Coding Road Map
Hi Everyone, my name is Amina and I recently became a software engineer after switching from the film industry.
Coding was a huge learning curve for me and there’s so much information out there to get you started in the tech industry. I decided to put together a beginner friendly document with resources that I’ve used and continue to use and I hope you find it useful!
CONNECT WITH ME:
YOUTUBE CHANNEL: Develop with Amina
Inspired by: https://medium.com/level-up-web/developer-roadmaps-all-in-one-place-75c0402db0e0
This map is heavily influenced by my job role and since it’s my first tech job, it made sense for me to personalise my roadmap according to what I use at work. If you are completely new to tech like I was in 2018, I would recommend learning HTML and CSS at the very minimum then think about where you would like to go from there. It’s perfectly fine if you don’t know what kind of programmer you want to be. I still don’t myself and I’m constantly finding new things in the tech world I want to consider pursuing so don’t worry yourself too much about it. Whatever you decide to do, just make sure you actually start even if it’s 15 minutes a day.
Before you continue, I would recommend reading this article: https://medium.com/@assafweinberg/so-you-want-to-be-a-developer-25c92c0d11a7
It’s very easy to get ahead of yourself and jump straight into coding until you realise… you have no idea where to start and you’re not a tech geek. That was my first mistake when I first started my coding journey. I was so eager to learn everything at once I over complicated things and found myself unable to progress. Luckily, you won’t have to make the same mistake I did with these links below.
Before you jump right in….
How computers work
Introduction to OS:
What is a Virtual Machine?
Tech terms you should be aware of:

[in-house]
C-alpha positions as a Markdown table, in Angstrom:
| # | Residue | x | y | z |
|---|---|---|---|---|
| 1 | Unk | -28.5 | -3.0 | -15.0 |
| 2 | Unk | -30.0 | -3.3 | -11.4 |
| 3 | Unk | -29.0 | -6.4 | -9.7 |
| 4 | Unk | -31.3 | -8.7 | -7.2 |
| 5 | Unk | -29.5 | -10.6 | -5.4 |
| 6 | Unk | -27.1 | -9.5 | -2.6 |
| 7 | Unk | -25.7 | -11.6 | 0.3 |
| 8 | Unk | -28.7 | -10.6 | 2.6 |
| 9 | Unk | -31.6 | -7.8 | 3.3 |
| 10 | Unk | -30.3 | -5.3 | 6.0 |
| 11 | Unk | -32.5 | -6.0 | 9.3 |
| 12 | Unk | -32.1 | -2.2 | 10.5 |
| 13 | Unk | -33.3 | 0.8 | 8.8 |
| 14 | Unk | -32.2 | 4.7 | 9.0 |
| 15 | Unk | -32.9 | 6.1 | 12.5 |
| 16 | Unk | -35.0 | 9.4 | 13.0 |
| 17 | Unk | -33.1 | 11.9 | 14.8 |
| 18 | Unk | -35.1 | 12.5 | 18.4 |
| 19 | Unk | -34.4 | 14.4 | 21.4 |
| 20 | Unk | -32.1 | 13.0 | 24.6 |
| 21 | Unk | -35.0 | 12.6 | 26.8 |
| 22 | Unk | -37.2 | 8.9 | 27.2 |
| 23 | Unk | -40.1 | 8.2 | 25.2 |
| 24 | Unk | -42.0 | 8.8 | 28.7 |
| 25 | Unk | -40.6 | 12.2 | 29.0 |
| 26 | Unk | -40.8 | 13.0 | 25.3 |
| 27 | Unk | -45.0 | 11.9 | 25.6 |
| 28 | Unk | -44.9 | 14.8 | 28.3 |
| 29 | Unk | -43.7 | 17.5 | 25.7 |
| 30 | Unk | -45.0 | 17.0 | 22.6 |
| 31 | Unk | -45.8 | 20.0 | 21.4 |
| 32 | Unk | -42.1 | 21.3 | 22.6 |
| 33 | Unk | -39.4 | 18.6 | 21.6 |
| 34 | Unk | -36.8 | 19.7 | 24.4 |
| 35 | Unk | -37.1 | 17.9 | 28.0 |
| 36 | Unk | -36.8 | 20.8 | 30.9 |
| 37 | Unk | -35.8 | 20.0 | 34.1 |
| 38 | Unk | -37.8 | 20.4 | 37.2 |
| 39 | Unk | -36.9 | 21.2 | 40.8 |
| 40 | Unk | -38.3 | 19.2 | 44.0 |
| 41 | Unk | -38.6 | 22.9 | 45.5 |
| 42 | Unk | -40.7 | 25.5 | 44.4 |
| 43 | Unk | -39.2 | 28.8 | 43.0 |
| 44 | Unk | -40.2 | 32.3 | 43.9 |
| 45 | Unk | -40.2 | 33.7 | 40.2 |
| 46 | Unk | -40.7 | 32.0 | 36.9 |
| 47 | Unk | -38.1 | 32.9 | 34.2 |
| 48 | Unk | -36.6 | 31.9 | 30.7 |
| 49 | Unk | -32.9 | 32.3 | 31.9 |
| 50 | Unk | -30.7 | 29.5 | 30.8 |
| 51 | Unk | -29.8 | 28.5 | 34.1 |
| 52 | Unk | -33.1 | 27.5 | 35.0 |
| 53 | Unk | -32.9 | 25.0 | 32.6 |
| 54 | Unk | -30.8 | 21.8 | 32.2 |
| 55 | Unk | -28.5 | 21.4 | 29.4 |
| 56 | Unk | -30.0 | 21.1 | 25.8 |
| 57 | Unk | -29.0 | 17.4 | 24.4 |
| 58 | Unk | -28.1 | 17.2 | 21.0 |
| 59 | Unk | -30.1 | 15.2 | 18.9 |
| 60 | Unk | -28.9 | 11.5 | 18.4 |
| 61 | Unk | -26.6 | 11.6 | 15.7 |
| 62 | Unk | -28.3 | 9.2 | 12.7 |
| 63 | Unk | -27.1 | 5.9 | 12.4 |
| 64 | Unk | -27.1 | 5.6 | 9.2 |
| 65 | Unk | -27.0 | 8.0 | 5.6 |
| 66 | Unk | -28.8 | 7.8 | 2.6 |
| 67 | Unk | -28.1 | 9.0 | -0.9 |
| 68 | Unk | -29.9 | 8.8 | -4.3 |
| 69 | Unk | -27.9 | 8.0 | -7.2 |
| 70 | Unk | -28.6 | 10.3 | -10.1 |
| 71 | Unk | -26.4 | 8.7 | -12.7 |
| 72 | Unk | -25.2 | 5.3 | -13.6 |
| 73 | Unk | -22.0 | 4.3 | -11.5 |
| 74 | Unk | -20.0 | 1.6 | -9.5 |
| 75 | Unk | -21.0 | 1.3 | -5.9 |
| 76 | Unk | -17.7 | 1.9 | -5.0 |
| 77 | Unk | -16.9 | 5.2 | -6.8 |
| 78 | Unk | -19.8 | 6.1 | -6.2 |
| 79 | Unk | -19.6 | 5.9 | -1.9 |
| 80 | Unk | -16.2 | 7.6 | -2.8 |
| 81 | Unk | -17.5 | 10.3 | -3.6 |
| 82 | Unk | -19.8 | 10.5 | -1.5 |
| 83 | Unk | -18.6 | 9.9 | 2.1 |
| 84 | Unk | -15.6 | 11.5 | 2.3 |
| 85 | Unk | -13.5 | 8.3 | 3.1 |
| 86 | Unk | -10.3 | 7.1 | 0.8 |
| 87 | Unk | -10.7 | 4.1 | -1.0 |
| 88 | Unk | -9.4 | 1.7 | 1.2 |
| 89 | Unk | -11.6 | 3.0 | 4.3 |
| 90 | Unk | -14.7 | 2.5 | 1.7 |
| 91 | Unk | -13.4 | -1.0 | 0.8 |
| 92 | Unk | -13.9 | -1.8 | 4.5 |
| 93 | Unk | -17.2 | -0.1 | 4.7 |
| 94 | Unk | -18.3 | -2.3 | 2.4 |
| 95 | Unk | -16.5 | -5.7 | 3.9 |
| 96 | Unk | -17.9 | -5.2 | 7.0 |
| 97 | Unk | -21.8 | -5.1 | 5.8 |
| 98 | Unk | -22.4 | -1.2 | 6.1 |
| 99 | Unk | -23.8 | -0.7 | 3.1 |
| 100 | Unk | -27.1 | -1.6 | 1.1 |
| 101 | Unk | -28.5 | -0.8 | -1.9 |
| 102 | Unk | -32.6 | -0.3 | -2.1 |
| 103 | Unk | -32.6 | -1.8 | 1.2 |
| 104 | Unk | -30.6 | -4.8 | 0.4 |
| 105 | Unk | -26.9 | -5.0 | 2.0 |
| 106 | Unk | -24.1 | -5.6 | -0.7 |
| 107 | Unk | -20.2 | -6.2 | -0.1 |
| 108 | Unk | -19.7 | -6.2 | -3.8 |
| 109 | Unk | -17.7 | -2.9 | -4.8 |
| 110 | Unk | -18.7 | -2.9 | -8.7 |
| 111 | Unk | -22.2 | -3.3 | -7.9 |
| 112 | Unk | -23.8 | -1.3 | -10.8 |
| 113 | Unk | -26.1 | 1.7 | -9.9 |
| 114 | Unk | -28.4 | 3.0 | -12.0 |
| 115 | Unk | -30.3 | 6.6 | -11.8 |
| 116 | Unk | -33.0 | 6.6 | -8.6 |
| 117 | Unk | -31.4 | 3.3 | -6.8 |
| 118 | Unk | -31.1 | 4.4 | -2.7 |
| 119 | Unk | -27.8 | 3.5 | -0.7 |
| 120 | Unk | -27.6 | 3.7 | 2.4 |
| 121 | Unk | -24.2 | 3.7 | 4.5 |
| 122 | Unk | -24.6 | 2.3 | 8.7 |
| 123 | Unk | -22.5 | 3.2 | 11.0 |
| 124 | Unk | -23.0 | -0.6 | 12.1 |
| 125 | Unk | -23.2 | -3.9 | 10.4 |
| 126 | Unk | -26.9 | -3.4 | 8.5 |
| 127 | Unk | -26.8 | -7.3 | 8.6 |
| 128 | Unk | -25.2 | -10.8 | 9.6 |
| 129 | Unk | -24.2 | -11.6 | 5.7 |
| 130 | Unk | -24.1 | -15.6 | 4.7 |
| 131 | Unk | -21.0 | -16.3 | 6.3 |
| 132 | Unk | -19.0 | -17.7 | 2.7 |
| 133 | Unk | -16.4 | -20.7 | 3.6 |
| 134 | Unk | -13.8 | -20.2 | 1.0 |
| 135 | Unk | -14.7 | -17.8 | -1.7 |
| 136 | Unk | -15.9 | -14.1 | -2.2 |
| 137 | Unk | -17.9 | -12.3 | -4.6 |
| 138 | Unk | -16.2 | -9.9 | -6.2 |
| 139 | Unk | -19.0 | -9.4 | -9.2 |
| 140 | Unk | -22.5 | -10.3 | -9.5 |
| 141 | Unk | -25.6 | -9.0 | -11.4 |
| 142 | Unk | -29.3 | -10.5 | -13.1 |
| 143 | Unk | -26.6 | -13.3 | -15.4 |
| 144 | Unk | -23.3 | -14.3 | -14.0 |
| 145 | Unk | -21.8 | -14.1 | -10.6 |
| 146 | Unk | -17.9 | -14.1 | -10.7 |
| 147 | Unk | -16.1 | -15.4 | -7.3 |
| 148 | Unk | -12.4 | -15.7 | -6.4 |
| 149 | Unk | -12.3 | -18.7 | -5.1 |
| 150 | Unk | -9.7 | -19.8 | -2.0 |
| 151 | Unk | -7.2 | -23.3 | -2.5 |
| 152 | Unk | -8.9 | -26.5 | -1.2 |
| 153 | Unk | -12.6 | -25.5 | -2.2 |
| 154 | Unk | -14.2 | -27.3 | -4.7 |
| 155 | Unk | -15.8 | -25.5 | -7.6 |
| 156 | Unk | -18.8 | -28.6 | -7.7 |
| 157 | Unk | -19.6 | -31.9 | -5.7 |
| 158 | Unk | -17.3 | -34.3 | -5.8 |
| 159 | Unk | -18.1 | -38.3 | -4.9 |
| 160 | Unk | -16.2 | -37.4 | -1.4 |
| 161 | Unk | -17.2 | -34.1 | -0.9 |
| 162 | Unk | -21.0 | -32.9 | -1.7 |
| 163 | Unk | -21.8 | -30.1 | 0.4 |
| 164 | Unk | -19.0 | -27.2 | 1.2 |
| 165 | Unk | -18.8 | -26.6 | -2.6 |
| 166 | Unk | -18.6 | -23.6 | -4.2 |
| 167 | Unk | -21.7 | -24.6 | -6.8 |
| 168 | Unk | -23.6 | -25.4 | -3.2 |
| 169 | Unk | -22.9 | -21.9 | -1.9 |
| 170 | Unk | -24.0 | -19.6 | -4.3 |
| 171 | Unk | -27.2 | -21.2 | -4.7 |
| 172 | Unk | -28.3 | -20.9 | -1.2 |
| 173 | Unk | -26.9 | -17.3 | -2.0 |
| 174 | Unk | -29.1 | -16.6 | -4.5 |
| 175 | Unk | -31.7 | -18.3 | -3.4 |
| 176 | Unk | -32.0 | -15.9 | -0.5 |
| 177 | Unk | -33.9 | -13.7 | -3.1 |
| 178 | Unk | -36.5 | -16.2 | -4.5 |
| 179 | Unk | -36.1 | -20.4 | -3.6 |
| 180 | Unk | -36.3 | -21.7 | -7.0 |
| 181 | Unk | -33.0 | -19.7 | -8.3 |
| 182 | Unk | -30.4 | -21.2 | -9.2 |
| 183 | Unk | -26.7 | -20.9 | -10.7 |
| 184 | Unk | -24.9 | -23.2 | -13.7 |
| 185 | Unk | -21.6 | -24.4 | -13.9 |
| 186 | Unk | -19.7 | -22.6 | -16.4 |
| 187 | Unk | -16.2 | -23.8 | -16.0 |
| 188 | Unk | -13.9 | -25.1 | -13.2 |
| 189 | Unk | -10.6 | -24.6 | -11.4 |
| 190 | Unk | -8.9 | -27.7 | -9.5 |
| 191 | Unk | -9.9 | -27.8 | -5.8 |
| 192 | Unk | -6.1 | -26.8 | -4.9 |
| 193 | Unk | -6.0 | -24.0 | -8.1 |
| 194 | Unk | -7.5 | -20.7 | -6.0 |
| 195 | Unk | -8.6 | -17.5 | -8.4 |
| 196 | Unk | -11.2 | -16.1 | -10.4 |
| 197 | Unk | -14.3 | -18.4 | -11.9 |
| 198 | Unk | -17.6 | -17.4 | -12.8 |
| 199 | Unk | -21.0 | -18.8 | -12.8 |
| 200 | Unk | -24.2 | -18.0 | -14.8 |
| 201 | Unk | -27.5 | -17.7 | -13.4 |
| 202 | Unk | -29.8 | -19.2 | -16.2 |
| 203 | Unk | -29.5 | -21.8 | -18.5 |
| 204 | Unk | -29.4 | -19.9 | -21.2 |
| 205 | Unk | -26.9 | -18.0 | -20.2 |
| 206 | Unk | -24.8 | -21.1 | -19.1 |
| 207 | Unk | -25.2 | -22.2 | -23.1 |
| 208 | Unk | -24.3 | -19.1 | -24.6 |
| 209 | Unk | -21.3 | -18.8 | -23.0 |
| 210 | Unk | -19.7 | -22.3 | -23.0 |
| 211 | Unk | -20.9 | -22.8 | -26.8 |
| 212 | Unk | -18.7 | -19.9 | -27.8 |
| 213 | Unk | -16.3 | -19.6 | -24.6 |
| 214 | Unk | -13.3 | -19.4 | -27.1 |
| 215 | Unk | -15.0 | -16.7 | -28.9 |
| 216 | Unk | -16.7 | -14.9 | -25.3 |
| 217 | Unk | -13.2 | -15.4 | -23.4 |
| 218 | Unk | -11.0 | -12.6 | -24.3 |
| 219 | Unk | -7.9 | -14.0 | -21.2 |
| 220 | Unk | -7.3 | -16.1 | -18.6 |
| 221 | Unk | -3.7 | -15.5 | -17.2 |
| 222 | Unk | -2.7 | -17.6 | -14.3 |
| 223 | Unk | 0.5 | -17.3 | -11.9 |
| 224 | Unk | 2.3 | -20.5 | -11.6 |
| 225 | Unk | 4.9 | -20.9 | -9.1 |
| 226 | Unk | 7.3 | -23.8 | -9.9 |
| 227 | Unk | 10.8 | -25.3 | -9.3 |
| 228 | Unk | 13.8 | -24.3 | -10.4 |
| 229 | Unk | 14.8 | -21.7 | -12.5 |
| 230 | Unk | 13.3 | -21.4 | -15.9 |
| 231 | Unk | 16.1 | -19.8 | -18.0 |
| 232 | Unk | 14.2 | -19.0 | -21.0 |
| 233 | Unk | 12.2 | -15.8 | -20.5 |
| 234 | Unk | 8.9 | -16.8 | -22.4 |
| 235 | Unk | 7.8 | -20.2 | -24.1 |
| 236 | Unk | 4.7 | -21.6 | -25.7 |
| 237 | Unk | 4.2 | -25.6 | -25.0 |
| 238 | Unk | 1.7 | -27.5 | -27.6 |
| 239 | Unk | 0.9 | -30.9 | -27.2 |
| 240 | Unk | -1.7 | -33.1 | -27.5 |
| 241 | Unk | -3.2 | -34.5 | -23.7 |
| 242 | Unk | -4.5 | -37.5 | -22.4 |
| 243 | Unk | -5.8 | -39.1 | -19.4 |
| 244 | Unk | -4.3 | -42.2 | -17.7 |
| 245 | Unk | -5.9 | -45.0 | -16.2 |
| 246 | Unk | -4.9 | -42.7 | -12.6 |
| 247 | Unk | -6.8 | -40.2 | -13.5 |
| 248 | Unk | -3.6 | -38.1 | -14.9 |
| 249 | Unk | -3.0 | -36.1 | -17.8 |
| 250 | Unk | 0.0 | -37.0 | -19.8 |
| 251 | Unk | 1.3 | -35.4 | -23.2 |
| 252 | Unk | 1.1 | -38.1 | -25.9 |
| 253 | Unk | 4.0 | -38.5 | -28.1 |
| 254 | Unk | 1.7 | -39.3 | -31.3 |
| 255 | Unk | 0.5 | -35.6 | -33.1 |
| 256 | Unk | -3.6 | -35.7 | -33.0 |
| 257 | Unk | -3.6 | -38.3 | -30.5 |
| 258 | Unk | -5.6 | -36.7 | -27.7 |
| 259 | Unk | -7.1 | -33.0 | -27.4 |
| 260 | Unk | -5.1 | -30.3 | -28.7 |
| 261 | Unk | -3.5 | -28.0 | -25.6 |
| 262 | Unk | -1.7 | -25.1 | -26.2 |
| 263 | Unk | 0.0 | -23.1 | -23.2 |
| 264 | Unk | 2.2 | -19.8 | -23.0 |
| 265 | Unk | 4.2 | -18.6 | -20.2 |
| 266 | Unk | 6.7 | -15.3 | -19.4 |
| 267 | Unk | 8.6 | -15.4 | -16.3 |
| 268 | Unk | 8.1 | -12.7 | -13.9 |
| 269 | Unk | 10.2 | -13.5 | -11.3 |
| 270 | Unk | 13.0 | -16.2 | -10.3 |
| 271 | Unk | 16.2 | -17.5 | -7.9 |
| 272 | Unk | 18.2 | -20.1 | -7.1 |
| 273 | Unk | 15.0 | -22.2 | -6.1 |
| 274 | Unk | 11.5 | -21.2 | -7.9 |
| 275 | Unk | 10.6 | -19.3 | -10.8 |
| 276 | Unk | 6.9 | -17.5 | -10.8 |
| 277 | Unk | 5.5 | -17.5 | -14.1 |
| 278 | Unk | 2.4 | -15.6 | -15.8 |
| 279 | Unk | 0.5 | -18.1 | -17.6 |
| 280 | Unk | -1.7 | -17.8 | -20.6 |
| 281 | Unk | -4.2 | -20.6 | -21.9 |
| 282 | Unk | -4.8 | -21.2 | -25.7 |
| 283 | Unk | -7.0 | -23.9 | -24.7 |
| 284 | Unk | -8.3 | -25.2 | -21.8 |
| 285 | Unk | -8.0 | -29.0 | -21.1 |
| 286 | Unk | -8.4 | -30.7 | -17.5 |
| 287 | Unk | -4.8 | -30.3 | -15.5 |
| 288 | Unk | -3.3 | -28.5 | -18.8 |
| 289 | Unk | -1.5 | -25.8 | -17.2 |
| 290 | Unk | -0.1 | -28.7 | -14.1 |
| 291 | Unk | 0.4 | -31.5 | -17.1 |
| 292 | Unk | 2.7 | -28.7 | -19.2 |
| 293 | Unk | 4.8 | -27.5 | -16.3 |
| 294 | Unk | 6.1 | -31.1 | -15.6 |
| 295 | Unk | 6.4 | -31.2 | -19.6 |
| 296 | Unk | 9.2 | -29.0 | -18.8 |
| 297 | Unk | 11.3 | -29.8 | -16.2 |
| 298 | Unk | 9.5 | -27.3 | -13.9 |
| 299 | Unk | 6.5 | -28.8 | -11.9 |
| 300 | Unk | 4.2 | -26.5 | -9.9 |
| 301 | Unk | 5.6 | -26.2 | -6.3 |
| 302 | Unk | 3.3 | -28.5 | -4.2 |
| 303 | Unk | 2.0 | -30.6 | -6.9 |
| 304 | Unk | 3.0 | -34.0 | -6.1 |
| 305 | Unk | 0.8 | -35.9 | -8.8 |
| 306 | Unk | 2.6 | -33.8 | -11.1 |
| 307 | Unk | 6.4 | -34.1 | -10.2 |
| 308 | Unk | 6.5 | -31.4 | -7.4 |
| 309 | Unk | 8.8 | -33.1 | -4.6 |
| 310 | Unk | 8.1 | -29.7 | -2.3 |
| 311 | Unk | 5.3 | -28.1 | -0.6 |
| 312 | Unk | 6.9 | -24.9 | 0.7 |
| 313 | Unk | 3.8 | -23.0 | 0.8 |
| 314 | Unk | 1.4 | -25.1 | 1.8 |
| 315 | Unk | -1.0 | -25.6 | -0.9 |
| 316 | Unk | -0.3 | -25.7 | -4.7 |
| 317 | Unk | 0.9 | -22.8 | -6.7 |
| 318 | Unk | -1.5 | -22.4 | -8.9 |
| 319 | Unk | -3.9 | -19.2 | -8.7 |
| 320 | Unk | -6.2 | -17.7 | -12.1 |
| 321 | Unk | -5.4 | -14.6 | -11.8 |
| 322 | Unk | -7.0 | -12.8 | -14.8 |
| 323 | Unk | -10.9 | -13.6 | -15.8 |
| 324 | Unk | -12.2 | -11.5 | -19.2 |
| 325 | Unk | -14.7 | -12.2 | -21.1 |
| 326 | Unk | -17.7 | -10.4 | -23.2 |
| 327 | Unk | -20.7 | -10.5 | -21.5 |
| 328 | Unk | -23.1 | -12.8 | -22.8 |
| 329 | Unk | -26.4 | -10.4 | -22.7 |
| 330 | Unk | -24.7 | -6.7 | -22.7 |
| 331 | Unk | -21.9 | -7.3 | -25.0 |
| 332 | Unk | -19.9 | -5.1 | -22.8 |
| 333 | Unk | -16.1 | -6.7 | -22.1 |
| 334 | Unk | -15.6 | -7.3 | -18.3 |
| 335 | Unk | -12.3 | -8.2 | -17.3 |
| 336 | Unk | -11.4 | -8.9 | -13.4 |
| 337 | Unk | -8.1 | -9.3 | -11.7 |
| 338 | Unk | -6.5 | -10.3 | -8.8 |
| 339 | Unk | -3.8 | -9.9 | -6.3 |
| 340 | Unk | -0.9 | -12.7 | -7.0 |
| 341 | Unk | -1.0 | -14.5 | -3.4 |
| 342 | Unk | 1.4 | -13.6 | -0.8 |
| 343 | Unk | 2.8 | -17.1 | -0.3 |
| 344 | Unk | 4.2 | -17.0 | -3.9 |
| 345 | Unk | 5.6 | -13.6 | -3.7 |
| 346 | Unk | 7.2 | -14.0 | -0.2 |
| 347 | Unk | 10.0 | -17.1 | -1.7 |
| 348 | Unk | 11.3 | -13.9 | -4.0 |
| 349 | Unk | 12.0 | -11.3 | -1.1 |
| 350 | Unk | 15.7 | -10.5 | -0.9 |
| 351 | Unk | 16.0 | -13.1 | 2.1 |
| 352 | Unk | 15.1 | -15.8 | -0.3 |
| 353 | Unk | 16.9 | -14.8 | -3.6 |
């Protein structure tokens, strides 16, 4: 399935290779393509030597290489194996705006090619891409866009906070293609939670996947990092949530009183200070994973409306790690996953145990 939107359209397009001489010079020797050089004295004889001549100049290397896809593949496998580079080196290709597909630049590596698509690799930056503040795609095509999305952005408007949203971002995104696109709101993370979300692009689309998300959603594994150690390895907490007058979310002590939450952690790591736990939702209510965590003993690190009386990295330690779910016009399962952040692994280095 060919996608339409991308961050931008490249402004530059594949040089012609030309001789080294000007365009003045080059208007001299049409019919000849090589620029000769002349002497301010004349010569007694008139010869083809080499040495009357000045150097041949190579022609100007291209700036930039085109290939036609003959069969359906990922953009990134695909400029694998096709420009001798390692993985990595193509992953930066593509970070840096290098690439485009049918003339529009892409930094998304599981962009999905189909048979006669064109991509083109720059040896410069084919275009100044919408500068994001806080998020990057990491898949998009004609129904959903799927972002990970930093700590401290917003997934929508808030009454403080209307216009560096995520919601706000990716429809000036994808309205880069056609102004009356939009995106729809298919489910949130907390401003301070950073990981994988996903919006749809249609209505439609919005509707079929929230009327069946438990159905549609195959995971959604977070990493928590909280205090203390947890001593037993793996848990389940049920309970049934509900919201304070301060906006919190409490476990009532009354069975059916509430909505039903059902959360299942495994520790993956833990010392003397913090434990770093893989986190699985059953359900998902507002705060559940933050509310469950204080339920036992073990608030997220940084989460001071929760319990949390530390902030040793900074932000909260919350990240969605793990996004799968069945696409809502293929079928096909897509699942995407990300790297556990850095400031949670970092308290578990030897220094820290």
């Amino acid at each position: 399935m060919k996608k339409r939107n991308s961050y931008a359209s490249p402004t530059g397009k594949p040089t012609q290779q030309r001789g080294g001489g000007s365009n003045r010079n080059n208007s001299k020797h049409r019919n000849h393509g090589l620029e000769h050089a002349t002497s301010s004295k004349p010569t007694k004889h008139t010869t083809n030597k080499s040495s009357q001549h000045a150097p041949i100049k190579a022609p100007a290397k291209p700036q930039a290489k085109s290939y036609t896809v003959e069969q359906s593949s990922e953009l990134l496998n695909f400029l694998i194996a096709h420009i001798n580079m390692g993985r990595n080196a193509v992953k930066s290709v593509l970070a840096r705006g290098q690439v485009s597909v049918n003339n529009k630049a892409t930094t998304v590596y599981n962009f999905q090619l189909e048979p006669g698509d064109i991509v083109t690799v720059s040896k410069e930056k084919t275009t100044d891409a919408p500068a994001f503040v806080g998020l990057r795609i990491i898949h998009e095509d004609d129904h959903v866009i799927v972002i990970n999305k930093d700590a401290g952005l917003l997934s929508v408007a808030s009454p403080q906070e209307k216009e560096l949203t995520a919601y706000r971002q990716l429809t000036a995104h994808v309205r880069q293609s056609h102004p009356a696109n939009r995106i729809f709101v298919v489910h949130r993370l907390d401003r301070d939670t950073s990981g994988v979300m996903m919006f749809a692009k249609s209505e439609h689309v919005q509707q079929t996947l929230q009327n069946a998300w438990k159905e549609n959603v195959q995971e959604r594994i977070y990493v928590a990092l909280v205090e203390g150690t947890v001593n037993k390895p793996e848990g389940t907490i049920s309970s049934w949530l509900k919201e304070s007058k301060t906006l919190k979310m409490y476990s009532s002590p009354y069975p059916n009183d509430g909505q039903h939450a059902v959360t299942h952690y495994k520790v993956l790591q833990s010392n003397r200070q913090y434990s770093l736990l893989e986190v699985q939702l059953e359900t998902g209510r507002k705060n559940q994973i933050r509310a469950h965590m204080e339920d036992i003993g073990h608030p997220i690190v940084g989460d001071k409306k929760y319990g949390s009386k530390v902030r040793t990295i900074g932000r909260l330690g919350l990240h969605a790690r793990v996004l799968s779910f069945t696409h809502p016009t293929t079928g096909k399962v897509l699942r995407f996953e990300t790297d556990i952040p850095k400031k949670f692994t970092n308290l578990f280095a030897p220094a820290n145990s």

I learn best by listening and doing therefore YouTube videos are a huge part of my learning.
I make the most out of video tutorials by pausing and rewatching bits I’m not sure of and I don’t continue until I feel comfortable enough to do so. It’s highly suggested that you type the code alongside the tutorial you’re watching. What I also like to do is pause the video after I’ve copied some code, comment it out and rewrite it again a few times so that I can get used to writing it that way. It’s tedious but it helps me remember things a bit more easily.
Tech Channels I use most frequently
* The Futur: https://www.youtube.com/user/TheSkoolRocks
* Corey Schafer: https://www.youtube.com/user/schafer5
* The coding Train: https://www.youtube.com/channel/UCvjgXvBlbQiydffZU7m1_aw
* Eli the computer guy: https://www.youtube.com/user/elithecomputerguy
* FreeCodeCamp: https://www.youtube.com/channel/UC8butISFwT-Wl7EV0hUK0BQ
* Programming with Mosh: https://www.youtube.com/channel/UCWv7vMbMWH4-V0ZXdmDpPBA
This is probably my favourite part of coding and what got me into tech to begin with. What I love to do is go on websites that look really appealing to me and inspect the page. You do this by right clicking and choosing ‘inspect’ and you can see how the site was roughly put together. As you start learning HTML and CSS, this process will become more meaningful, fun and inspirational. Good luck!
HTML & CSS
* Practice setting up your folder structures. Don’t bloody overcomplicate it - KISS!
* Create a homepage first using just HTML & CSS to practice and remember the general structure. Then sketch out what you want the rest of your site will look like. This is where I can practice building my nav pages properly and start practicing bootstrap framework
* Get better at structuring my pages properly and using bootstrap classes more efficiently. Close your bloody
* Explore SCSS and Foundation to use alongside bootstrap and incorporate it to your html pages. Don’t bloody over complicate it!